When you are a child you may often be asked, “What do you want to be when you grow up?” I always had problems with even faking it like “I want to be a doctor.” I suppose that is the reason I have worked a “real” job—where they expect you to come on time and not leave early—only about three years of my adult life.
I liked American actor Jack Nicholson. He seemed like he was always having a good time. But the one person that I would encourage my four sons to understand and perhaps emulate is Nassim Taleb, he of his book and concept The Black Swan.
Taleb is described as a scholar and mathematical statistician. The key to understanding Taleb is that he was a hedge fund manager and a derivatives trader of currencies and commodities.
Mark Twain is credited with saying “never pick a fight with a man who buys ink by the barrel and paper by the ton.” I would add something like “don’t mess with a man or woman that makes his/her living successfully trading ‘The Markets.’”
United Kingdom politician, former member of the European Union Parliament and prominent figure in the campaign for Brexit, Nigel Farage is another example. His father was a stockbroker and Farage was a commodities trader at the London Metal Exchange and in the US.
Love him or hate him, George Soros is one of the most prominent global political forces that made his first billion trading currencies. The point is that real-world experience with money, and the challenges money management brings, gives a practical advantage.
Nassim Taleb embodies the concept of “A lion doesn’t concern himself with the opinion of sheep and does not turn when a small dog barks.” He is not afraid to say what he believes and does not care who might be “offended” by his views. That is rare in a time when critical thinking outside of the mainstream perspective is considered blasphemy.
In his 2018 book Skin in the Game, he relates the idea of “IYI”— Intellectual Yet Idiot. These are people that do not know what they are doing but not only think that they do and expect everyone else to agree. “These self-described members of the “intelligentsia” can’t find a coconut on Coconut Island. Their main skill is the capacity to pass exams written by people like them.”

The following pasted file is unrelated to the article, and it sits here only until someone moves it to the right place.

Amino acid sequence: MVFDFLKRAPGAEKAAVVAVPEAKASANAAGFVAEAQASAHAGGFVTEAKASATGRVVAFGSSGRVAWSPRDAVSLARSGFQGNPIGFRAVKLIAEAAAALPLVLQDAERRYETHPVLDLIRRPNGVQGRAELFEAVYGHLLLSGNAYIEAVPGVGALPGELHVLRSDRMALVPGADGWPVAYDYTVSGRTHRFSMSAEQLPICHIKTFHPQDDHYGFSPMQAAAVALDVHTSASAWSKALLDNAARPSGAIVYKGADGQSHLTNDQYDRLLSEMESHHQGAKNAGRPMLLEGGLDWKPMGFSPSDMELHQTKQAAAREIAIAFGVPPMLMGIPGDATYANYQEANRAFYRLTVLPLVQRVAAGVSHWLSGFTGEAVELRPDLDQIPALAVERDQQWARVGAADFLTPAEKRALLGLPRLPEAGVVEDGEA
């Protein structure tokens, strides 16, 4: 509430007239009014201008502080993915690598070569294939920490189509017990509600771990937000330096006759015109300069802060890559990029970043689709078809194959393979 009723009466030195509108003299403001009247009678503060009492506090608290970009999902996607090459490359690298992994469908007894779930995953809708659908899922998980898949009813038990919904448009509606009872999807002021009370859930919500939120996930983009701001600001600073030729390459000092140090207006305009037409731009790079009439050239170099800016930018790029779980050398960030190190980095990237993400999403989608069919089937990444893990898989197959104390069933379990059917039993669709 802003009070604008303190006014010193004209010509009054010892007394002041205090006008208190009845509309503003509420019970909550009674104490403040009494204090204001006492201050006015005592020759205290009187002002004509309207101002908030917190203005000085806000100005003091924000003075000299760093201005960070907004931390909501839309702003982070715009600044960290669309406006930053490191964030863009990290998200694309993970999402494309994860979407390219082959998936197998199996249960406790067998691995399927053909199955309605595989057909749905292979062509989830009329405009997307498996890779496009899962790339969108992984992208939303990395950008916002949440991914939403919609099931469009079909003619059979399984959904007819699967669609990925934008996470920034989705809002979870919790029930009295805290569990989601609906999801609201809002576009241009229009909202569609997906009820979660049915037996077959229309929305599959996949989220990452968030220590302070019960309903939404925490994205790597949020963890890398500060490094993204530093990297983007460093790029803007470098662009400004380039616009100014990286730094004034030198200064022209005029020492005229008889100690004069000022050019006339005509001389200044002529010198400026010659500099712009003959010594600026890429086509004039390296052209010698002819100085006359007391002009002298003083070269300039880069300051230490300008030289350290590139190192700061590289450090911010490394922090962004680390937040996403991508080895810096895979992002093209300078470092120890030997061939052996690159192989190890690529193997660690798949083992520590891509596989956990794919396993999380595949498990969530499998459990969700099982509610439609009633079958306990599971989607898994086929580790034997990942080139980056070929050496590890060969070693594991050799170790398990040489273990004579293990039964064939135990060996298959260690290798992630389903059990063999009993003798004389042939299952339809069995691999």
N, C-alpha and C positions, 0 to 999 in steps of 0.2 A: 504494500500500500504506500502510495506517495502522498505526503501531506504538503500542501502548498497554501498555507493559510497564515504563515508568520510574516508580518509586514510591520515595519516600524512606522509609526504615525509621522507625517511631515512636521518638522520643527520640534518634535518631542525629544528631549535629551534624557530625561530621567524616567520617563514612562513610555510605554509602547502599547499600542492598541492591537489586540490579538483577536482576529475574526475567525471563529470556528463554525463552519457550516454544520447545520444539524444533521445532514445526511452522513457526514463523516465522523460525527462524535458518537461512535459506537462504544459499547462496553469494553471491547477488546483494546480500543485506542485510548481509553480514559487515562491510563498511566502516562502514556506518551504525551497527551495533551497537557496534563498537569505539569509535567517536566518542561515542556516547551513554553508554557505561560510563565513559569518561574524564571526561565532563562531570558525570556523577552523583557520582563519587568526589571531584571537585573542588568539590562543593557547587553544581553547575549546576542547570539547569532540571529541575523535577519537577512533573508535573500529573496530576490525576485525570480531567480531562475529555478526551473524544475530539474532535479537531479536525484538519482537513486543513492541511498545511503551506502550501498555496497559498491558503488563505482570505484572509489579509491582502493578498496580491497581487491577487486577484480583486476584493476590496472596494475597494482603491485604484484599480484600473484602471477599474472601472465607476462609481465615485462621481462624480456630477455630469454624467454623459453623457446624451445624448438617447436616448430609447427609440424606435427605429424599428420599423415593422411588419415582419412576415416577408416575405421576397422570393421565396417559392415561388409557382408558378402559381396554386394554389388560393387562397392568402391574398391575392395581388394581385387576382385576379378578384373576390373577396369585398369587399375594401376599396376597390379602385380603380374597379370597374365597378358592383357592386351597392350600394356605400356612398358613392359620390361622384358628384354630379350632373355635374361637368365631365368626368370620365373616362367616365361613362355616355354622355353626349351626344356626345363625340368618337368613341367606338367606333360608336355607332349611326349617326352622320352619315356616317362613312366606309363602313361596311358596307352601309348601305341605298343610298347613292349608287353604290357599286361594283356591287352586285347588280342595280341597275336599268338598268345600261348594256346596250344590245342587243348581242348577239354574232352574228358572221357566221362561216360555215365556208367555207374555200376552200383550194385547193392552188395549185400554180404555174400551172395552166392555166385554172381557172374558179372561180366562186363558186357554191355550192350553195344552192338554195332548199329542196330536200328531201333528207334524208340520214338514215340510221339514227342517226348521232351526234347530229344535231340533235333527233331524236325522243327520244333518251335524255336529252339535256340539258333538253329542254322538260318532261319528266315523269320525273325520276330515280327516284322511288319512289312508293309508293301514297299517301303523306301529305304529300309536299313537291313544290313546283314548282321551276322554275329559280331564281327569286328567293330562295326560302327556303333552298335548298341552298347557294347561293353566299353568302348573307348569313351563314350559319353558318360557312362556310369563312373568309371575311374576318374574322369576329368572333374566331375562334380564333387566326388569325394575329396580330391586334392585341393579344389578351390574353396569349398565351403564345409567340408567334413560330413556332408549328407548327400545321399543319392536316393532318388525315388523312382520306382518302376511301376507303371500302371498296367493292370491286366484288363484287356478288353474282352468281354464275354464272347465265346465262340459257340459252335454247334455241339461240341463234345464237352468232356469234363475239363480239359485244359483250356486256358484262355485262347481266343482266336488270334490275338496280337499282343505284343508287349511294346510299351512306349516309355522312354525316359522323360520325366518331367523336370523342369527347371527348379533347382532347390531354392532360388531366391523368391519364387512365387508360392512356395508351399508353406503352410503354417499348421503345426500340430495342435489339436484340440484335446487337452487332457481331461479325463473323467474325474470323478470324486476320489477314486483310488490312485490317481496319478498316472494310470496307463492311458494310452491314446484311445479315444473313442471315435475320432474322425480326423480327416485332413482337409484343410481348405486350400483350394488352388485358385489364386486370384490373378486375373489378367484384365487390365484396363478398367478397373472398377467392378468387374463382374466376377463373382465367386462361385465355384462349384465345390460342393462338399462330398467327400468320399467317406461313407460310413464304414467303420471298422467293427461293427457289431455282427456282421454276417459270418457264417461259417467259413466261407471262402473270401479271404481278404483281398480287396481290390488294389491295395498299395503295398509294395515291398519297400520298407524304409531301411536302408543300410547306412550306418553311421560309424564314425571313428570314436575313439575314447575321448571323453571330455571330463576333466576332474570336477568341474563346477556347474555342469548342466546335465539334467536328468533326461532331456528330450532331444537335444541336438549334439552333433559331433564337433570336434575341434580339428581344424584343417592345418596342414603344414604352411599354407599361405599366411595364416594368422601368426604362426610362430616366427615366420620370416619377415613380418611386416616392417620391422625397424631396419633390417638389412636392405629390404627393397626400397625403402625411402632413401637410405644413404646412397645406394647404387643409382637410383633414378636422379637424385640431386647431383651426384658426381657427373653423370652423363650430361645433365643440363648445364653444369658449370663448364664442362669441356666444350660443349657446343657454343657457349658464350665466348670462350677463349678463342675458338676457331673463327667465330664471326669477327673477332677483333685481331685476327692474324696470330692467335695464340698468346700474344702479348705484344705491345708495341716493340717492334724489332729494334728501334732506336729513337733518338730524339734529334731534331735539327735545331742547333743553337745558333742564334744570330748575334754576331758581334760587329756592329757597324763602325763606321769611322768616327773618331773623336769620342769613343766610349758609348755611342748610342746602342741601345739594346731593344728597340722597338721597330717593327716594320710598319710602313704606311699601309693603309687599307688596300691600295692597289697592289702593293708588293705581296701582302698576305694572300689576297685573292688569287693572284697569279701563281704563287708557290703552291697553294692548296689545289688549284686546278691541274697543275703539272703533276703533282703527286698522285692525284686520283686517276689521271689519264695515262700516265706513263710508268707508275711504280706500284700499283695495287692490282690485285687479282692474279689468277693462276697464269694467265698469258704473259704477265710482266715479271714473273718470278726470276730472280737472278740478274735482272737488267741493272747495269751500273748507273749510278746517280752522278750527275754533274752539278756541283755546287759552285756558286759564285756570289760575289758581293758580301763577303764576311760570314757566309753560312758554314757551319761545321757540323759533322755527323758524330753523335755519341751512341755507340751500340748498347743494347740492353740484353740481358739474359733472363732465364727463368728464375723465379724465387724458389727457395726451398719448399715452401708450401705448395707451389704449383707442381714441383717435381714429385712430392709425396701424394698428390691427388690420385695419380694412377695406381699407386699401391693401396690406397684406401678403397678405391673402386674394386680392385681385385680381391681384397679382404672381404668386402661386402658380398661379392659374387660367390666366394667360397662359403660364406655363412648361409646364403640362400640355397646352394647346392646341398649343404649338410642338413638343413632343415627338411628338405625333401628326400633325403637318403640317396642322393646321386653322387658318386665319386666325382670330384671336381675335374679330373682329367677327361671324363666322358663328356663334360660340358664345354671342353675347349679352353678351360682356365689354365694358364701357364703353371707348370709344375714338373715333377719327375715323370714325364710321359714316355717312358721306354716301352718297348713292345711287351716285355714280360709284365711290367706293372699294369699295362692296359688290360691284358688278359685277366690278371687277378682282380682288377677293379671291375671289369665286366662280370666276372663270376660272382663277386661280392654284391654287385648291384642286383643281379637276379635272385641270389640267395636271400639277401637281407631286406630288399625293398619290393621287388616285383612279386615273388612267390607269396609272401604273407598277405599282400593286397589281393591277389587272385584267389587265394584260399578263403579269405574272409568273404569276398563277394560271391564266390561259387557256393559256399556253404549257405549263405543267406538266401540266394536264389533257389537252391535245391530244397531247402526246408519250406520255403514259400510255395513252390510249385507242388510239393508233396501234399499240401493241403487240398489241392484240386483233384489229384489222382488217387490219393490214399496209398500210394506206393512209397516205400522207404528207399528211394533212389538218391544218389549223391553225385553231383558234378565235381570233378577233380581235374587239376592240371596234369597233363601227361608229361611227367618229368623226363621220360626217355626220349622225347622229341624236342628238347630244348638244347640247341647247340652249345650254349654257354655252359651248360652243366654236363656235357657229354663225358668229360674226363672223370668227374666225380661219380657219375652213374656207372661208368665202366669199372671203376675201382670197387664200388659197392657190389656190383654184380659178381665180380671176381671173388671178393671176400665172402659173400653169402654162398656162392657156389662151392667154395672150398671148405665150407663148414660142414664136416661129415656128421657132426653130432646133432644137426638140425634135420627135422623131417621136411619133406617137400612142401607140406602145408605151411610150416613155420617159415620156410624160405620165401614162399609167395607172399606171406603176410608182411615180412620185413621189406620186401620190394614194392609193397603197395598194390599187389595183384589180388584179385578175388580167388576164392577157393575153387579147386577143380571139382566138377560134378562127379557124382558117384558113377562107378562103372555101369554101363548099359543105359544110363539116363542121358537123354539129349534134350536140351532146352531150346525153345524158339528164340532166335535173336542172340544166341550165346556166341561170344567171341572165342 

“The IYI pathologizes others for doing things he doesn’t understand without ever realizing it is his understanding that may be limited. With dietary advice reversing after 30 years, macroeconomic analysis working worse than astrology, and the appointment of Bernanke who was less than clueless of the risks, people are perfectly entitled to rely and listen to their grandmothers.”
Jerome Powell is Chair of the Federal Reserve. One commentator said, “How could a man with such an undistinguished career of working as an underling on Wall Street and as a mid-level government bureaucrat, become the most important man in the world?”
His predecessors—Janet Yellen and before her Ben Bernanke—were both academics and government employees with no “Skin in the Game” of having to actually help turn a profit, meet a payroll, or manage either public or private money.
No wonder the world economy is a mess. Compare their resumes with our central bank governors and you will understand why the Philippine monetary system and by extension the core economy is as good as it is.
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